Westerbork, Netherlands


Westerbork (Drintsk: Börk) is a small village in the province of Drinte, which has been part of the municipality of Midden-Drinte since 1998. Before that it was an independent municipality.

Westerbork is also popularly spoken of when the former camp Westerbork is meant. Camp Westerbork was used during the Second World War to deport Jews, Roma and resistance fighters. However, the camp is closer to Hooghalen than to Westerbork.

After the Second World War, ex-KNIL soldiers were housed in the camp. The camp was then renamed Schattenberg. At the end of the 70s, that camp was demolished and a war memorial was erected near the location.

Partly on the grounds of the former camp there are fourteen radio telescopes, which together form the Westerbork Synthesis Radio Telescope. The telescopes are managed by ASTRON. The well-known astronomer Jan Hendrik Oort played a major role in the creation of these telescopes.

Westerbork has a football association with more than 400 members. Vv VKW plays in the 2010/2011 season in the 3rd class B, on Sundays.



Closer to Hooghalen than to Westerbork is the former Camp Westerbork, from where more than 100,000 people were deported to extermination camps during the Second World War. Fourteen radio telescopes are located partly on the site of the former camp, which together form the Westerbork Synthesis Radio Telescope.


Radio telescope

The Westerbork Synthesis Radio Telescope has been located near Westerbork since 1969, a radio interferometer consisting of fourteen 25 meter displaceable parabolic antennas for astronomical observations in the wavelength range from 3.6 to 110 cm. Of these radio telescopes, ten antennas are fixed, while two can be moved on rails at the eastern end of the array. 1.4 kilometers east of this is a second pair of moving bowls.



The Apple Museum Netherlands has been located in Westerbork since 2018. In this museum are Apple computers dating back to the year 1976. The computers are operational and may be operated by visitors.

The Museum of Paper Cutting presents national and international paper cutting art by well-known and lesser-known artists from 3 centuries.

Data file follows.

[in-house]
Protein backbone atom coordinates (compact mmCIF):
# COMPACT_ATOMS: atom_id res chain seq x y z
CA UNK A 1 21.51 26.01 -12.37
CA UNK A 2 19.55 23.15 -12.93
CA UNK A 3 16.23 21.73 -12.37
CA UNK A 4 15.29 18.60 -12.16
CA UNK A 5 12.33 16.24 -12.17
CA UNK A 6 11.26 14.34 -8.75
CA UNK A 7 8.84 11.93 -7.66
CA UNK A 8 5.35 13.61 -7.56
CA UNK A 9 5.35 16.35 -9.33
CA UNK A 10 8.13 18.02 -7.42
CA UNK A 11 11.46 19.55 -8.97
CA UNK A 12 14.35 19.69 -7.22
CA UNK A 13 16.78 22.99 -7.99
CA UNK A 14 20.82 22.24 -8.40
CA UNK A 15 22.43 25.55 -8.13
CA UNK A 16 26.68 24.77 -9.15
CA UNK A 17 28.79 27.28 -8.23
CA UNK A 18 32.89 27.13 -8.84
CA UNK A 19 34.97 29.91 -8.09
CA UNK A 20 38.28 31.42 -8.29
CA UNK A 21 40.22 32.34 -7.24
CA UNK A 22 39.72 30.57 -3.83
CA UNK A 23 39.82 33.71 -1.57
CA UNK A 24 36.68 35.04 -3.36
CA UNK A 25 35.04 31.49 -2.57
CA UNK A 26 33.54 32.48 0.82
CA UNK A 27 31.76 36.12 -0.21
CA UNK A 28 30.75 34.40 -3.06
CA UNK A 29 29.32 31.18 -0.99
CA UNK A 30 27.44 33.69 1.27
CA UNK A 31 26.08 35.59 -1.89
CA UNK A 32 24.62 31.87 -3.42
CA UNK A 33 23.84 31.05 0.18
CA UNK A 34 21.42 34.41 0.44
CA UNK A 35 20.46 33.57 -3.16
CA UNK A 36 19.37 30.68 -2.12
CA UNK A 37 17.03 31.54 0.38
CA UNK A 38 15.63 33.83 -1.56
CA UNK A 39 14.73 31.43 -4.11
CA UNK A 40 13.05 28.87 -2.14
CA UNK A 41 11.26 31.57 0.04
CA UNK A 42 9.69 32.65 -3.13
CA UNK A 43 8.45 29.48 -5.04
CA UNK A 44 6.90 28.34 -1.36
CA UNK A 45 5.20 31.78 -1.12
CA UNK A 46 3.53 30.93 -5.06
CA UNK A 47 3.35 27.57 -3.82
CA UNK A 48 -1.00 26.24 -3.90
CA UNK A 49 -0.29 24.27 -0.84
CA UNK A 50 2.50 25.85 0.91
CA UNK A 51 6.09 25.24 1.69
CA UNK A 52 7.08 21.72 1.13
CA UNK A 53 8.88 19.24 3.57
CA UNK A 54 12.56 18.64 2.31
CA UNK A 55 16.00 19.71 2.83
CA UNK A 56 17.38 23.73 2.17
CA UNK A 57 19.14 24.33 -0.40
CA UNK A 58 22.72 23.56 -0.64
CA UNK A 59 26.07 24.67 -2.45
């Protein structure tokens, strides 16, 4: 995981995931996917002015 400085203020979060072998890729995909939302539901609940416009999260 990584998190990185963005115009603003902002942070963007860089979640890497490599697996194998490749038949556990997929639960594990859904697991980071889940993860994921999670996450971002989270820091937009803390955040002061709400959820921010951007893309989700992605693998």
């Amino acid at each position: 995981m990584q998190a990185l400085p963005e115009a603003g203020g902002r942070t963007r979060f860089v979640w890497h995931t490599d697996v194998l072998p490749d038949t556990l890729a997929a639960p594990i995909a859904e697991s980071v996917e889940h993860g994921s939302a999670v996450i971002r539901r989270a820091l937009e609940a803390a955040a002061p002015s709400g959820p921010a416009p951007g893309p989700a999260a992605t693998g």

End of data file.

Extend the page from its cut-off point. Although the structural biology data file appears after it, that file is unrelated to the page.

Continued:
Camp Westerbork

Camp Westerbork (German: Judendurchgangslager Westerbork) was a transit camp near Hooghalen in the former municipality of Westerbork in Drenthe during World War II. The camp was a gateway from which more than 102,000 Jews living in the Netherlands and 245 Roma were deported by train to concentration and extermination camps in Germany, Poland and the Czech Republic.

To arise
The camp was built by the Dutch government in 1939 as Central Refugee Camp Westerbork to receive Jewish refugees from Germany. More than two years after the start of the German occupation, on 1 July 1942, the Nazis took over the camp, after which Westerbork functioned as a transit camp. In taking over, the Nazis took advantage of the refugee camp's pre-existing camp structure.

Camp Westerbork came under direct Nazi administration on 1 July 1942. As Polizeiliches Durchgangslager Westerbork, it became a transit camp. From July 1 to September 1, 1942 Erich Deppner was Lagerkommandant. Then it became Josef Hugo Dischner until October 9, 1942 and Bohrmann a few days later. From October 12, 1942 to April 11, 1945, the SS man Albert Konrad Gemmeker was commander of the camp.

The former director of the refugee camp, the Dutch reserve captain Jacques Schol, remained active after 1 July 1942 until January 1943, subordinate to the German commanders. The German-Jewish refugee Kurt Schlesinger, appointed Oberdienstleiter by Schol in February 1942, continued to play an important role under the Nazis as leader of the camp organization, which consisted almost entirely of Jewish prisoners.

Deppner and his successors accepted a staff of German Jews, headed by Schlesinger. As a result, many important positions in the camp organization were held by German or Austrian Jews (the alte Lagerinsassen). They had privileges and functions in, among others, the Ordedienst (OD) and the Fliegende Kolonne (jointly led by the Austrian Jew Arthur Pisk). The number of German SS men for the entire camp was therefore 20 to 30 men. They were stationed in the nearby Hooghalen camp (heidelager).

Inbound transports
Inbound transports took place by train from various stations in the Netherlands. Jews had to report 'voluntarily' on special dates at assembly points, including the Hollandsche Schouwburg in Amsterdam and Loods 24 in Rotterdam. From there they were usually transported to stations at night and transported to Westerbork on reserved passenger trains of the Dutch Railways. Once there, everyone was registered in the main hall and registered in the population register of the municipality of Westerbork.

In the night of October 2 to 3, 1942, the Jewish labor camps that were spread throughout the Netherlands were emptied and the relatives were also taken to camp Westerbork. 10,000 people arrived in one day.

Living conditions
The vast majority of prisoners stayed in the camp for only a few days or weeks, a relatively small number stayed there for months or even years. After overcoming the initial shock of arrest and deportation to Drenthe, those who stayed in camp Westerbork for a longer period came to know the camp as a place where living conditions were relatively good. There were hardly any assaults and murders, families stayed together, and generally there was enough to eat. In addition, there were many facilities, including a shop, playground, schools, an excellent hospital and a theater where high-quality shows were staged.